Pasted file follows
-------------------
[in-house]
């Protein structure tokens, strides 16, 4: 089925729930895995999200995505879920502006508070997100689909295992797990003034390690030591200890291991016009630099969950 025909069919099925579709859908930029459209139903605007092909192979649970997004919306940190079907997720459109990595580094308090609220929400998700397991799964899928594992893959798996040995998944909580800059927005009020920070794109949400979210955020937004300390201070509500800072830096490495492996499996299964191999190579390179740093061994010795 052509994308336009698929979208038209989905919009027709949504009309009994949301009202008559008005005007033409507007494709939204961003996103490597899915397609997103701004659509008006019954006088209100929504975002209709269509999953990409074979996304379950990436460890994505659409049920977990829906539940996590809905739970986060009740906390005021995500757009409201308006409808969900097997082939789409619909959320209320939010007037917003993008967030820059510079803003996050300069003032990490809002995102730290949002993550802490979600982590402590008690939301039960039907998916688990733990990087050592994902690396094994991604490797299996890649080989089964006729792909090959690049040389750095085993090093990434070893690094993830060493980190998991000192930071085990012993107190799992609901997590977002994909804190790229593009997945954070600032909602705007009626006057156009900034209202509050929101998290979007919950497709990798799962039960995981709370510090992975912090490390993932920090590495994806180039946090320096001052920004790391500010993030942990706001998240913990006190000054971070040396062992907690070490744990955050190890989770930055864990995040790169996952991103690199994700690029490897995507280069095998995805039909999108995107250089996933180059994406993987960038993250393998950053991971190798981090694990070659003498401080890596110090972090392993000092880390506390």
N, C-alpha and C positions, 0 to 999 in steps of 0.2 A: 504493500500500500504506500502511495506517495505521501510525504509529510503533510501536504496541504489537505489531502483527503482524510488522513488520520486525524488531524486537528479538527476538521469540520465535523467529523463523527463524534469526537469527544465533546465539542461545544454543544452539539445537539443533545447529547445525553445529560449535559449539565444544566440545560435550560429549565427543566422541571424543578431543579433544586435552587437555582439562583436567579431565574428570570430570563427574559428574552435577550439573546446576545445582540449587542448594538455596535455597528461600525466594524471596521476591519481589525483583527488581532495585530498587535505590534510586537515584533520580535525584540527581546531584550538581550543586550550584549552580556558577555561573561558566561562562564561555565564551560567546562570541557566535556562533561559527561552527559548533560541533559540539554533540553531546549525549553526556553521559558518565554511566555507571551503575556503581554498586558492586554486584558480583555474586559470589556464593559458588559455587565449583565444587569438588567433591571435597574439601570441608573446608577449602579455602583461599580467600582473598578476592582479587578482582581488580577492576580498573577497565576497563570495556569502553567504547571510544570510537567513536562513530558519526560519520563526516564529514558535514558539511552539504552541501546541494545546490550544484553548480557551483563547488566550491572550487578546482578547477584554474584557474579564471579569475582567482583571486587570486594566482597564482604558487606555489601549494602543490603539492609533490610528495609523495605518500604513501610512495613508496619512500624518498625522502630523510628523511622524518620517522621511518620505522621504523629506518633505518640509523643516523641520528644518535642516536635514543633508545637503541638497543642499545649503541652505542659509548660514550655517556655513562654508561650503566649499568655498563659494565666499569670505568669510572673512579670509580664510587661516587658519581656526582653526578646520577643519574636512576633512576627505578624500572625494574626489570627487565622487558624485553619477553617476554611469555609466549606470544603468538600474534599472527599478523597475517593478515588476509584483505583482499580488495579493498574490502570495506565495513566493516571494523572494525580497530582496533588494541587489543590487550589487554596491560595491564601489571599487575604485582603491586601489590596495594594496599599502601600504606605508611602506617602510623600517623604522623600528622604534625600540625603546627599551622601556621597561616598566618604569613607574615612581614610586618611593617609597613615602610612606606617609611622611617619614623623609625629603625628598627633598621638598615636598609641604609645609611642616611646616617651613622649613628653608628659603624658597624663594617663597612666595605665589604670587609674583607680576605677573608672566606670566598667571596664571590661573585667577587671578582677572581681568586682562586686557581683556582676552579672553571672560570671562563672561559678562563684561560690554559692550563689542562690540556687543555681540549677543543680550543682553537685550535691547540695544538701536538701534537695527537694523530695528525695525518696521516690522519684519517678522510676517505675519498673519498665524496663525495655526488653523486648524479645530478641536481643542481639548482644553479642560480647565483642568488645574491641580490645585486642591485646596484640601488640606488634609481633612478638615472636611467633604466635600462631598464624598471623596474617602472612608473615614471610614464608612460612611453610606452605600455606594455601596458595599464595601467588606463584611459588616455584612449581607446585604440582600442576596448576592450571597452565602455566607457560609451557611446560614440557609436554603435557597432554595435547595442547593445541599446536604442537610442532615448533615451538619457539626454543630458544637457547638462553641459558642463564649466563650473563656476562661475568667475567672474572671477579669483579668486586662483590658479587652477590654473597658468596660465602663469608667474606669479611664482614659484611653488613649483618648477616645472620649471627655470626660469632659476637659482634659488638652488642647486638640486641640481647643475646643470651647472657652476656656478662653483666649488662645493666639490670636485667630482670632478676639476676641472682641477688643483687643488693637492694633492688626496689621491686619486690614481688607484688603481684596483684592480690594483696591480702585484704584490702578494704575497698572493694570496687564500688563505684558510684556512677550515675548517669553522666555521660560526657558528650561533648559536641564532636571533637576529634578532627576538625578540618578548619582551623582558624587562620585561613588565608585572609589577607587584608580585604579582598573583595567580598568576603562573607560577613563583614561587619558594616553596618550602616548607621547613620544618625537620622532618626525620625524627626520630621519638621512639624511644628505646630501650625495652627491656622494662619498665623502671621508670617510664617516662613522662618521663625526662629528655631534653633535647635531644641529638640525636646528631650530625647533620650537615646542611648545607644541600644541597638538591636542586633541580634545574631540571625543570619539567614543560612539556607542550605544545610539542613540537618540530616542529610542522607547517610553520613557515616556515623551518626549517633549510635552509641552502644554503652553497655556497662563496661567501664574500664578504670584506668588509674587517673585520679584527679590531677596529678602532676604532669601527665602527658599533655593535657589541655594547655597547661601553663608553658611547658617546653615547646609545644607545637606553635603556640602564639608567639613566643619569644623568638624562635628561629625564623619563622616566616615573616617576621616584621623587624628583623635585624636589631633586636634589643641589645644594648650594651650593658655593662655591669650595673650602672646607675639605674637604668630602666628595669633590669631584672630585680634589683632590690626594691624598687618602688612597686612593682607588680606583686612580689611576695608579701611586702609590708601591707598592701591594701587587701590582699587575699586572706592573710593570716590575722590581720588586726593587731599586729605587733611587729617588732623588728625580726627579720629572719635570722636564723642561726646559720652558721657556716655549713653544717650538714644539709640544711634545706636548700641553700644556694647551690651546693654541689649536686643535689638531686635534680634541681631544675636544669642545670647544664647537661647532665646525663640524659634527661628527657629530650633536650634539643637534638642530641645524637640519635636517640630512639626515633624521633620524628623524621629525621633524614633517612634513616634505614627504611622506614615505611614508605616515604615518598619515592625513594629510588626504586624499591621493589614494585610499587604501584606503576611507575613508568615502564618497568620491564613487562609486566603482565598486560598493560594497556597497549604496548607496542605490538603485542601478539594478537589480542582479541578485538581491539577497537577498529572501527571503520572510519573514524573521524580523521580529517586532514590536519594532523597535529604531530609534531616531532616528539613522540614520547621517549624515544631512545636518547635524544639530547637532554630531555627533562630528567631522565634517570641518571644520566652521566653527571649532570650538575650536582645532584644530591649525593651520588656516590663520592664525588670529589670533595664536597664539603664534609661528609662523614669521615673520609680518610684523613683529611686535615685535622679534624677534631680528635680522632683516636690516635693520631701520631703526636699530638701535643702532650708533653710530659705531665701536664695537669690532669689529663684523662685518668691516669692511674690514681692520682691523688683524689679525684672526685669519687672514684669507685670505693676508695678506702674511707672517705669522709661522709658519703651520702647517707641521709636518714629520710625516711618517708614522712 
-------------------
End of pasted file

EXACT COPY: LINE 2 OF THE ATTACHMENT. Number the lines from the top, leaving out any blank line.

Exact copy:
């Protein structure tokens, strides 16, 4: 089925729930895995999200995505879920502006508070997100689909295992797990003034390690030591200890291991016009630099969950 025909069919099925579709859908930029459209139903605007092909192979649970997004919306940190079907997720459109990595580094308090609220929400998700397991799964899928594992893959798996040995998944909580800059927005009020920070794109949400979210955020937004300390201070509500800072830096490495492996499996299964191999190579390179740093061994010795 052509994308336009698929979208038209989905919009027709949504009309009994949301009202008559008005005007033409507007494709939204961003996103490597899915397609997103701004659509008006019954006088209100929504975002209709269509999953990409074979996304379950990436460890994505659409049920977990829906539940996590809905739970986060009740906390005021995500757009409201308006409808969900097997082939789409619909959320209320939010007037917003993008967030820059510079803003996050300069003032990490809002995102730290949002993550802490979600982590402590008690939301039960039907998916688990733990990087050592994902690396094994991604490797299996890649080989089964006729792909090959690049040389750095085993090093990434070893690094993830060493980190998991000192930071085990012993107190799992609901997590977002994909804190790229593009997945954070600032909602705007009626006057156009900034209202509050929101998290979007919950497709990798799962039960995981709370510090992975912090490390993932920090590495994806180039946090320096001052920004790391500010993030942990706001998240913990006190000054971070040396062992907690070490744990955050190890989770930055864990995040790169996952991103690199994700690029490897995507280069095998995805039909999108995107250089996933180059994406993987960038993250393998950053991971190798981090694990070659003498401080890596110090972090392993000092880390506390």